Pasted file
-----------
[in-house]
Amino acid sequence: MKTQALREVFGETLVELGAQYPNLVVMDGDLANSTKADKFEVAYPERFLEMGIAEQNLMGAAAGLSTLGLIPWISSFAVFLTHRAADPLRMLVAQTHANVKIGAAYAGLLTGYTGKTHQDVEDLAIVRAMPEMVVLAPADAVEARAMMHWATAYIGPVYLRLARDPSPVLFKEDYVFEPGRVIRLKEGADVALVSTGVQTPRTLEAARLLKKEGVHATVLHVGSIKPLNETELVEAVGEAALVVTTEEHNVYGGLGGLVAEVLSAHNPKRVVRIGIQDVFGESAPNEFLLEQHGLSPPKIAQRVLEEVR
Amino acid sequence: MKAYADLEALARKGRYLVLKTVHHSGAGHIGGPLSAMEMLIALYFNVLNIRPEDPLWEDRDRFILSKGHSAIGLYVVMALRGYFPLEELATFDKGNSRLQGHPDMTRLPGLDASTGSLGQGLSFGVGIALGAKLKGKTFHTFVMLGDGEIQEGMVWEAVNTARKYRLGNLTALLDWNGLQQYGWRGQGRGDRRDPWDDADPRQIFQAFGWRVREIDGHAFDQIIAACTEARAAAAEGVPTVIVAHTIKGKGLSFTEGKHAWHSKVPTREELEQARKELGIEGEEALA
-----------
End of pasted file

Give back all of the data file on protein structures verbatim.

[in-house]
Amino acid sequence: MKTQALREVFGETLVELGAQYPNLVVMDGDLANSTKADKFEVAYPERFLEMGIAEQNLMGAAAGLSTLGLIPWISSFAVFLTHRAADPLRMLVAQTHANVKIGAAYAGLLTGYTGKTHQDVEDLAIVRAMPEMVVLAPADAVEARAMMHWATAYIGPVYLRLARDPSPVLFKEDYVFEPGRVIRLKEGADVALVSTGVQTPRTLEAARLLKKEGVHATVLHVGSIKPLNETELVEAVGEAALVVTTEEHNVYGGLGGLVAEVLSAHNPKRVVRIGIQDVFGESAPNEFLLEQHGLSPPKIAQRVLEEVR
Amino acid sequence: MKAYADLEALARKGRYLVLKTVHHSGAGHIGGPLSAMEMLIALYFNVLNIRPEDPLWEDRDRFILSKGHSAIGLYVVMALRGYFPLEELATFDKGNSRLQGHPDMTRLPGLDASTGSLGQGLSFGVGIALGAKLKGKTFHTFVMLGDGEIQEGMVWEAVNTARKYRLGNLTALLDWNGLQQYGWRGQGRGDRRDPWDDADPRQIFQAFGWRVREIDGHAFDQIIAACTEARAAAAEGVPTVIVAHTIKGKGLSFTEGKHAWHSKVPTREELEQARKELGIEGEEALA